LOS ANGELES (Reuters) - CSX Corp (CSX.O) on Tuesday posted quarterly profit that missed Wall Street’s target and cut its full-year revenue forecast after weakness in its trade-related intermodal business weighed on results, sending shares down 6.1% in after-hours trade.
CSX now expects 2019 revenue to fall 1%-2%. The Jacksonville, Florida-based company previously anticipated growth of 1%-2%.
Results from the third-largest U.S. railroad landed amid worries that a “freight recession” is under way in the U.S. transportation industry, which is broadly viewed as an economic bellwether.
Shares of CSX slid $4.85 to $74.70 after the closing bell.
U.S. truck and rail freight volumes were down in the first half of 2019 and appear to be deteriorating further as President Donald Trump’s ongoing trade war with China takes a toll on Main Street shopkeepers, Midwestern farmers and other domestic businesses.
“Analysis of U.S. rail traffic trends shows that most commodity groups have seen declines worsening in recent weeks,” CFRA Research analyst Jim Corridore said in a client note.
CSX Chief Executive James Foote told Reuters the economy is flashing “confusing” signs as U.S. companies grapple with uncertainty created by U.S. trade policies and other issues.
“There’s been a lot of angst and noise in the marketplace,” Foote said.
An 11% drop in intermodal - the segment that includes freight that moves from cargo ships or trucks to railroads - dragged CSX’s total revenue down 1% to $3.06 billion during the second quarter. CSX executives attributed a portion of the intermodal declines to the revamping of intermodal routes to boost profits.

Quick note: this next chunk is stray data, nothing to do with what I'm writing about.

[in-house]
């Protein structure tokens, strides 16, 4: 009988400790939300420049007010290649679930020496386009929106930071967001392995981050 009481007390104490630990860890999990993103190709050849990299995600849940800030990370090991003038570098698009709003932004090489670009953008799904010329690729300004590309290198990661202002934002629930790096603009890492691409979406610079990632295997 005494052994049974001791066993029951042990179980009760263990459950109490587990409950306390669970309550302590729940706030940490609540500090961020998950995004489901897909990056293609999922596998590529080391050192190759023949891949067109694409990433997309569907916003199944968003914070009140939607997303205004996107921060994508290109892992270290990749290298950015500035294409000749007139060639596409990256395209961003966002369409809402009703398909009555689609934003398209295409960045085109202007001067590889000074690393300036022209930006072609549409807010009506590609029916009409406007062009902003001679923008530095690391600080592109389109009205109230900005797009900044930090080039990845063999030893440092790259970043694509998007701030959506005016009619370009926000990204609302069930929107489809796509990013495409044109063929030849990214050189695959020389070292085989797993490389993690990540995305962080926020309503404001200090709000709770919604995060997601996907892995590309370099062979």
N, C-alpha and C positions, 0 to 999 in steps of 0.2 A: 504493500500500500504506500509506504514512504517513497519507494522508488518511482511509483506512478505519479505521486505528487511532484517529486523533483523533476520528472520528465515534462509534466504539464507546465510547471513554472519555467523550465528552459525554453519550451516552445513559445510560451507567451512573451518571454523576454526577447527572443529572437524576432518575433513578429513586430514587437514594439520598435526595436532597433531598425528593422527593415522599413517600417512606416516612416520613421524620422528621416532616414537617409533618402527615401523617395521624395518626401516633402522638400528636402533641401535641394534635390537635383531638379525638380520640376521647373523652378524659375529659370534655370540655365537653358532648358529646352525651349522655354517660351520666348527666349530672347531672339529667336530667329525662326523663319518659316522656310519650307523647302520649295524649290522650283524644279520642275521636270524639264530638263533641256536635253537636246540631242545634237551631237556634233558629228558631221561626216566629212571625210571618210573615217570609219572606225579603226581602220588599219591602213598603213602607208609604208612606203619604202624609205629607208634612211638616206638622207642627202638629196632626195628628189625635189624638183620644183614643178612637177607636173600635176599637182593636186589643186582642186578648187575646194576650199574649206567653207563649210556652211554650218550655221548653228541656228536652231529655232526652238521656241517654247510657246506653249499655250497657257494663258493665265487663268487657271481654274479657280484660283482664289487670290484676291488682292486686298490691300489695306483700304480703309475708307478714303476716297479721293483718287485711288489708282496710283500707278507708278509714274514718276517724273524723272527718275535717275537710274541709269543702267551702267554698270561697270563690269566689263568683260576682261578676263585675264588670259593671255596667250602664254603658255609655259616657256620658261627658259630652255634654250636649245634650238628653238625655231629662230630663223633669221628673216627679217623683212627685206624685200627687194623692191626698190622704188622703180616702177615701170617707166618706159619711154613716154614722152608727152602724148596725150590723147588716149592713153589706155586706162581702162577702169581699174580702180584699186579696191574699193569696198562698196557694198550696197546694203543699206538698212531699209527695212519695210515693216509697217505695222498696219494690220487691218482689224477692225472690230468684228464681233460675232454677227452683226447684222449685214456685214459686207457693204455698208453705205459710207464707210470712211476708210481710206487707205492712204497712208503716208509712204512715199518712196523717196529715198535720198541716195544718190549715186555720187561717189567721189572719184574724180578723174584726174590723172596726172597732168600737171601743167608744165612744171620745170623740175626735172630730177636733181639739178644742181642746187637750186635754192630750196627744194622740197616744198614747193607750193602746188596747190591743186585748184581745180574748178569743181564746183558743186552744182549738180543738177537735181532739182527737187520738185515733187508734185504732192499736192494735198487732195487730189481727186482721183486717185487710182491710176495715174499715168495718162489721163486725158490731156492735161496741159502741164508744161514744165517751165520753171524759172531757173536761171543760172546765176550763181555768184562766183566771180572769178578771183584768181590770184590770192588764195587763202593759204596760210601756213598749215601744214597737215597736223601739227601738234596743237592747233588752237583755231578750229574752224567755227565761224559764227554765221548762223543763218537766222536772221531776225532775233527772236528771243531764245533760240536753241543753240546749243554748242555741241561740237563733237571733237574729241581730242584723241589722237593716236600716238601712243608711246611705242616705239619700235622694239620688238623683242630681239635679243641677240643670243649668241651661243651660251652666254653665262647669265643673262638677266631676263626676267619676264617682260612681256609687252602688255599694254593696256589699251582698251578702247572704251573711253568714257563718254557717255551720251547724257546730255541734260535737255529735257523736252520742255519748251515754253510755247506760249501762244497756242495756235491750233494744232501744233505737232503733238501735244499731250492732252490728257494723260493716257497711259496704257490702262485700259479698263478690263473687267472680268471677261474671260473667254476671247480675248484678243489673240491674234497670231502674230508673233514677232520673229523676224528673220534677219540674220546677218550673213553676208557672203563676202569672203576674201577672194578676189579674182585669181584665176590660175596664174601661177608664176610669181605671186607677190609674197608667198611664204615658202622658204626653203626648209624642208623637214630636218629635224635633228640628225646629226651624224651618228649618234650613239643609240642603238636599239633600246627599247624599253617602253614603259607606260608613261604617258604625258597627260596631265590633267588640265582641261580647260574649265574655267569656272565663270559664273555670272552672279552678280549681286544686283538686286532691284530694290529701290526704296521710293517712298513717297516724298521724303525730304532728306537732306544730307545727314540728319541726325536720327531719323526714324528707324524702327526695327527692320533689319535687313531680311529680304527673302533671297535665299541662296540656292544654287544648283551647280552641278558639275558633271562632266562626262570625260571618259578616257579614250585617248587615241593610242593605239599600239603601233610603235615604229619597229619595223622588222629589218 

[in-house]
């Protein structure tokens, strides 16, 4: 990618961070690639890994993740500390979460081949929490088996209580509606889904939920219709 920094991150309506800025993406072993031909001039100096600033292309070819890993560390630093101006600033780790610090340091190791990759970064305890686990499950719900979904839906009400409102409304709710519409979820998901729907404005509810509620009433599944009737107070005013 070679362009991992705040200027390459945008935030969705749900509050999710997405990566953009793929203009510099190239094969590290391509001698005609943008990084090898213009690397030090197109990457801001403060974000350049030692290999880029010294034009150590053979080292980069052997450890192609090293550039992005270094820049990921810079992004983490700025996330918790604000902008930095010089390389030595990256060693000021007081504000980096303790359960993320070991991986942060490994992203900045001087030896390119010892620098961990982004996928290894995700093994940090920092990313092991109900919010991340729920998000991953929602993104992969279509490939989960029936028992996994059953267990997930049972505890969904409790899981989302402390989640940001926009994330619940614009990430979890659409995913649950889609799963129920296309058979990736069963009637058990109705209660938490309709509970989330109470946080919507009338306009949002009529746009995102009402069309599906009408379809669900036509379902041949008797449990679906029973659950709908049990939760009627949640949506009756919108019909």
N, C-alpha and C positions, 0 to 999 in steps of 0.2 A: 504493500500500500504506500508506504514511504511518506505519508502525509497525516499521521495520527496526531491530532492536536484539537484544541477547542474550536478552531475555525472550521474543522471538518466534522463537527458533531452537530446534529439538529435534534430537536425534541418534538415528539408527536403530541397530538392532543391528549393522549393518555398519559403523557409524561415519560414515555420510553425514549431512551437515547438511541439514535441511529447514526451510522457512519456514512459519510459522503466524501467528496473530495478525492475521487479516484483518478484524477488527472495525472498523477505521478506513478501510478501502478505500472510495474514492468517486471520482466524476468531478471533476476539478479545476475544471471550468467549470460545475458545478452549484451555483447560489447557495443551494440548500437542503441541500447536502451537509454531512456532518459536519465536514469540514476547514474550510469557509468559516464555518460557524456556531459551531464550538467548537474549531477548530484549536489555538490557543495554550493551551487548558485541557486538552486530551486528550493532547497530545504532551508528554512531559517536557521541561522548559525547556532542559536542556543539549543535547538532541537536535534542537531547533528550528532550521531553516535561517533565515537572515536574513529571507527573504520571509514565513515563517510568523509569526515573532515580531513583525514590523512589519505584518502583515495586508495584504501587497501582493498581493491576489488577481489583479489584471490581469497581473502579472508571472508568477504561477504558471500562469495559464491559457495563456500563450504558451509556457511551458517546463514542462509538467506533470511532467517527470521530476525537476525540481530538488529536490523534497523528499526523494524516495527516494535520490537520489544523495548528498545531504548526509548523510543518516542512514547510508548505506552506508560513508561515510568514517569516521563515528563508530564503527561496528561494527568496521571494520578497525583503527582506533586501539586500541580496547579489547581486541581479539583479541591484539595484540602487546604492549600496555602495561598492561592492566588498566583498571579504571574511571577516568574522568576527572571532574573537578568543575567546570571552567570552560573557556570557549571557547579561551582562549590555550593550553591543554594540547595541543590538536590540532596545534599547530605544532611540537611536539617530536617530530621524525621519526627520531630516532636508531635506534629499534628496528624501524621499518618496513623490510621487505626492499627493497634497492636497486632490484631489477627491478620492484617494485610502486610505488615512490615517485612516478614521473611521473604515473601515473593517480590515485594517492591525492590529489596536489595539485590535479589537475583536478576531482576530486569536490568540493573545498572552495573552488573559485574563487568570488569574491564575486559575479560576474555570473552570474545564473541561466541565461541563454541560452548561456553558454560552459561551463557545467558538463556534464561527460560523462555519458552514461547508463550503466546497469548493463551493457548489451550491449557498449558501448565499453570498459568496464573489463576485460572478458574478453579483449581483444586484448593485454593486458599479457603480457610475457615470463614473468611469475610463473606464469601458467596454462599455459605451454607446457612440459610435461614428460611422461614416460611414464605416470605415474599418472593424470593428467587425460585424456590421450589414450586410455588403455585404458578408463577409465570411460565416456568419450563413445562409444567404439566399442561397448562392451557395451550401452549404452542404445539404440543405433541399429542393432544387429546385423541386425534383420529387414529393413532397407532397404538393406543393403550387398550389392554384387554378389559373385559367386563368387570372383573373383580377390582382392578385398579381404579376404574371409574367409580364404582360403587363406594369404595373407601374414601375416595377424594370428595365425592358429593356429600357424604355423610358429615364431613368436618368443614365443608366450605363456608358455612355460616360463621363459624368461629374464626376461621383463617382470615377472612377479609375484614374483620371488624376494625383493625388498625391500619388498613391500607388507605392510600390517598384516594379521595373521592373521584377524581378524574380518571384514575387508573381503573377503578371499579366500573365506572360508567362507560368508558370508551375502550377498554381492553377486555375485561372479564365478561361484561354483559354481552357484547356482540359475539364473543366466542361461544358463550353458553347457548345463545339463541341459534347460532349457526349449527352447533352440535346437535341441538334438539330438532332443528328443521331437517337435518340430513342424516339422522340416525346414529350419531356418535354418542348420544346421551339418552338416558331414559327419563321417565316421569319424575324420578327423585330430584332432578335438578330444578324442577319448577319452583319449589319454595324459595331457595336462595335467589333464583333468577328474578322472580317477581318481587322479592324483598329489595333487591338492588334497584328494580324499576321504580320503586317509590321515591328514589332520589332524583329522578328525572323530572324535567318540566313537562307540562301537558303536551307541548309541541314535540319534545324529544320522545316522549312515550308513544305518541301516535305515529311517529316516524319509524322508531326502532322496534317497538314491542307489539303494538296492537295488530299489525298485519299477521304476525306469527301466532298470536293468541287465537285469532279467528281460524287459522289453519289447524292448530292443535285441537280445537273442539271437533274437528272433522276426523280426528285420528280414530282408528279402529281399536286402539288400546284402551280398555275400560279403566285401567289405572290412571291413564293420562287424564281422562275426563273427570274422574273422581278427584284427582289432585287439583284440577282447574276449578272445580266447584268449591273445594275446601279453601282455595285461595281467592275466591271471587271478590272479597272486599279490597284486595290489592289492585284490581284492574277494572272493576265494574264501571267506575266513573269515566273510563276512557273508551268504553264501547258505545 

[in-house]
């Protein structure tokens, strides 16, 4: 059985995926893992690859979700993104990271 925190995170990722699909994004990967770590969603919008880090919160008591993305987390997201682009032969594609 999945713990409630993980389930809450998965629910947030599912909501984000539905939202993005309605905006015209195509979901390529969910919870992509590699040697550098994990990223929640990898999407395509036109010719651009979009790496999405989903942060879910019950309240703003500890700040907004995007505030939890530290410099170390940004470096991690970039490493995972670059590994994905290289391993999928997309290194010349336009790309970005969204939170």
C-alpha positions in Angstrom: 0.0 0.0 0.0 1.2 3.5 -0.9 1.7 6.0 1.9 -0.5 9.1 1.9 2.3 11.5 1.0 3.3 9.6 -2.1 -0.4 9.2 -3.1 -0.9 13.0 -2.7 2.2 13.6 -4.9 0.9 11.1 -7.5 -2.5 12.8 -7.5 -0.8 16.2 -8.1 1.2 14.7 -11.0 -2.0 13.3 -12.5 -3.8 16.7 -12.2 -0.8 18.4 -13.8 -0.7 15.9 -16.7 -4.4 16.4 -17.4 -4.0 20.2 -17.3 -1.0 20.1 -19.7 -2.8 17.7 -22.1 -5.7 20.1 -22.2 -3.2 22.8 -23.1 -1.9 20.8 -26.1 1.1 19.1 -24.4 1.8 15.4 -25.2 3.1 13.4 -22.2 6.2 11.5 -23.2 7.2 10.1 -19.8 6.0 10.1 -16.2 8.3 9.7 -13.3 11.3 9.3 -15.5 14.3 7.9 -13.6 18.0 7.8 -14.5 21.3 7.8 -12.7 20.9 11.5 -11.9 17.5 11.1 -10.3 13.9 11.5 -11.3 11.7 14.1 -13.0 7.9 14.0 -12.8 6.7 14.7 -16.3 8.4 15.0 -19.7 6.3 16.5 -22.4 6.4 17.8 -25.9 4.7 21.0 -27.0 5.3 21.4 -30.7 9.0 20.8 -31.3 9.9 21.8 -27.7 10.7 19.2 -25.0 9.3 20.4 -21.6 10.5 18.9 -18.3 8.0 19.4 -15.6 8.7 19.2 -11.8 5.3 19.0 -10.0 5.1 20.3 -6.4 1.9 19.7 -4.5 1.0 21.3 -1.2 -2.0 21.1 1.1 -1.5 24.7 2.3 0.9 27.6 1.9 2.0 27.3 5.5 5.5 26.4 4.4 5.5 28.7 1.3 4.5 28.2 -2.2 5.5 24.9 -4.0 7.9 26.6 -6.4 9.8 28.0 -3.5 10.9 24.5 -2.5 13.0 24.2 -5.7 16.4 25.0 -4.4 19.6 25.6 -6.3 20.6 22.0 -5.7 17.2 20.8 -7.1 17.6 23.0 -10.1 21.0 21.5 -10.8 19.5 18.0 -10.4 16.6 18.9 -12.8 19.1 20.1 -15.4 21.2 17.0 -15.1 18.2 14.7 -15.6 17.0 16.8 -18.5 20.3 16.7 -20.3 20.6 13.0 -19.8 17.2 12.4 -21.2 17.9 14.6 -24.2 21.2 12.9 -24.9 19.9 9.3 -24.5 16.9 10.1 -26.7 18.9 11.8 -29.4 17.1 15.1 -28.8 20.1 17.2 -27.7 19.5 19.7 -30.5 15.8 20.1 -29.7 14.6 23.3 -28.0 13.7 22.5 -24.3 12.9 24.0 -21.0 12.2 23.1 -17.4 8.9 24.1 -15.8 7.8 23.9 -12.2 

U.S. importers, including retailers and automakers, late last year stockpiled goods made in China to avoid the Trump administration’s new tariffs.
Cargo container volumes at U.S. seaports are easing off 2018’s record levels as importers work through those inventories.
CSX serves most of the eastern third of the United States, including seaports in New York/New Jersey, Virginia and South Carolina.
Revenue from coal and metals shipments also were down during the quarter. Separately, a massive fire closed Philadelphia Energy Solutions Inc’s large East Coast oil refinery, affecting 1% of volume at CSX.
Net income slipped 0.8 percent to $870 million, or $1.08 per share, for the second quarter. Analysts had expected a profit of $1.11 per share, according to Refinitiv IBES data.
CSX’s pricing held up during the second quarter, but investors are bracing for a potential downturn as competing long-distance truck rates fall.
Reporting by Lisa Baertlein in Los Angeles; editing by G Crosse and Cynthia Osterman